I had placed an item on the agenda several weeks ago concerning public place video cameras for public safety. The place where we met, the Overland Park Police Department's Command and Control Center, was a perfect example of what I wanted to discuss. It is a pretty incredible facility, where scores of traffic cameras, private cameras (such as banks, malls, community centers) and a few public place City cameras can be monitored. Camera surveillance played a critical role in Overland Park's investigation last week of the abduction and murder of Kelsey Smith. Chief John Douglass gave us all a briefing on that case, and there were several other chiefs who had been involved in remarkably similar cases during their careers. Mine would be the 1992 abduction and murder of Candice Harms--certainly one of the most gut wrenching events of my years in police work.

Another major topic of discussion, which Chief Douglass had placed on the agenda, was officer integrity issues. To a person, all of the chiefs present had the same concerns, and held the same position on the critical importance of integrity in our work forces. We were all familiar with the case law, with the risks that breaches of integrity pose to crime victims and successful prosecutions. We all had difficult and similar situations to deal with in the recent past. I came away from the discussion feeling much better that I am firmly in the mainstream.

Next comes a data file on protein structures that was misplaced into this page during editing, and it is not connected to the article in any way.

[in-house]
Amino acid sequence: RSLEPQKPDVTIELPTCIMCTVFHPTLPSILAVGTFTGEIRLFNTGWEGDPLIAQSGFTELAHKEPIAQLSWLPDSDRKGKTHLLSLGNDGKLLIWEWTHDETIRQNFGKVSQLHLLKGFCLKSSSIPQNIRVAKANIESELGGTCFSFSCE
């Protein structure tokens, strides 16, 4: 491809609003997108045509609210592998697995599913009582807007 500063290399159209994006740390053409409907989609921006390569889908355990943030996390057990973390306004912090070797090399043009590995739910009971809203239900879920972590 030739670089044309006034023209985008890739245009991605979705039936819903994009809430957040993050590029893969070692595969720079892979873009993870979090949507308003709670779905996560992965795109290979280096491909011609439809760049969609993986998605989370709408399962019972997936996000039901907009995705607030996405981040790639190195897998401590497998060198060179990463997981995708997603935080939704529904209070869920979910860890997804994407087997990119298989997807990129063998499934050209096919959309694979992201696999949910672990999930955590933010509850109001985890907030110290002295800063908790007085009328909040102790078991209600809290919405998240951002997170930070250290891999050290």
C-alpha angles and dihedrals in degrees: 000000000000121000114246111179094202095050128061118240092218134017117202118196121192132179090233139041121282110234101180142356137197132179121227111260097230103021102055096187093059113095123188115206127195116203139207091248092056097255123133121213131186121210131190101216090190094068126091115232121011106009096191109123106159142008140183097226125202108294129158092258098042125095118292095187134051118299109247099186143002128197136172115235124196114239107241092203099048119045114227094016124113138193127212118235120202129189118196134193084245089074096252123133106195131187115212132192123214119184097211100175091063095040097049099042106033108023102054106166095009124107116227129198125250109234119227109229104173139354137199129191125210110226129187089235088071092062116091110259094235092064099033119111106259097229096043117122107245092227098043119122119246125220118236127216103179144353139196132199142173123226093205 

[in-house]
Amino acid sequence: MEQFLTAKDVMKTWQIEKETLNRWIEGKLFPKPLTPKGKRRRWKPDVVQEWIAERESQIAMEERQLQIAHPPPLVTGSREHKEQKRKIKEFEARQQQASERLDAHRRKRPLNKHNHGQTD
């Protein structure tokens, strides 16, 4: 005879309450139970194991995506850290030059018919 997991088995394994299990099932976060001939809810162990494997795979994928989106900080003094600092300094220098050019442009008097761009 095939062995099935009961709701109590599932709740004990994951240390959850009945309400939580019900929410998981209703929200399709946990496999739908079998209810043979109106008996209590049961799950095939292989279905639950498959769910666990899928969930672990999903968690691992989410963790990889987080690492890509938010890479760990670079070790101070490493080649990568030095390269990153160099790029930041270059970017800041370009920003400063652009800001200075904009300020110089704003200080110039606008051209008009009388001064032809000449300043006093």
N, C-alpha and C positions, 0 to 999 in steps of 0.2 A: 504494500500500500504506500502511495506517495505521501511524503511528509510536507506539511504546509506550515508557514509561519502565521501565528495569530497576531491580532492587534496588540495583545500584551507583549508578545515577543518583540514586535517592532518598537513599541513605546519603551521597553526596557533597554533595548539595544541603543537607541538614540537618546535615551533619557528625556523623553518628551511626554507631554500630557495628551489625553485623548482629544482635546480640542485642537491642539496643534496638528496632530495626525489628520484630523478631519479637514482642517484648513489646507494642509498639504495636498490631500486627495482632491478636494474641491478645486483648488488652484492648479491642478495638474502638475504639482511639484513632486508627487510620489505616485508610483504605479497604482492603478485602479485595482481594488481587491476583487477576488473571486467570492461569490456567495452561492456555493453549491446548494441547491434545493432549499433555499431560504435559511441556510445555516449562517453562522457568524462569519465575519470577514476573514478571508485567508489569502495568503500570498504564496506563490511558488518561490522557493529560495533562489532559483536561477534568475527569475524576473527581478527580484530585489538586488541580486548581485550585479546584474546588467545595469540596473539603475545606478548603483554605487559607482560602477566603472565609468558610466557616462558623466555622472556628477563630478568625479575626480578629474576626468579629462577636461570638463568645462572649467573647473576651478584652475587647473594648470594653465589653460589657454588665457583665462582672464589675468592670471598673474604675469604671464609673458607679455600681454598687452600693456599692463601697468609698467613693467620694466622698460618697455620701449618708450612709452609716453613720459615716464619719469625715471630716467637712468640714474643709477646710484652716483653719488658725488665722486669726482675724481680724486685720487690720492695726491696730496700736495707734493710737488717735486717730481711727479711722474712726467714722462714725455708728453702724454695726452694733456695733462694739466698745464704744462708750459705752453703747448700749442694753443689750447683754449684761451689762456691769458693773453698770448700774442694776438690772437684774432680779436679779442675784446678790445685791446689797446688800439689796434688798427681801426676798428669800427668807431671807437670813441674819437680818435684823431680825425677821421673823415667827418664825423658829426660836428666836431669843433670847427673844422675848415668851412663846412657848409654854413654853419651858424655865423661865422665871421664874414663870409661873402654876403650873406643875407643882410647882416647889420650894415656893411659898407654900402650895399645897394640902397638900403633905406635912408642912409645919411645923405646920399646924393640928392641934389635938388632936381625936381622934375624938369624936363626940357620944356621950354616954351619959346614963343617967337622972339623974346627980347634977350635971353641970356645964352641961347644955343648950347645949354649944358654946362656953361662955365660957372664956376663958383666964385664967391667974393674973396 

When your job requires difficult decisions, you often second guess yourself and question your own actions. Discussing these matters with your peers can be invaluable. While its very useful and valuable to have these discussions with your own staff, the buck really stops at the chiefs desk, and in some ways, you have to be in that position to fully appreciate the responsibility resting on your shoulders alone. Talking about these issues with a group of fellow chiefs in similar cities is a good reality check.

Thursday, June 7, 2007

Windy City not that Windy

Just got back from a short trip to Chicago. Driving back from the Omaha airport late last night was brutal--the wind was unbelievable on the Interstate. I thought Chicago was supposed to be the Windy City.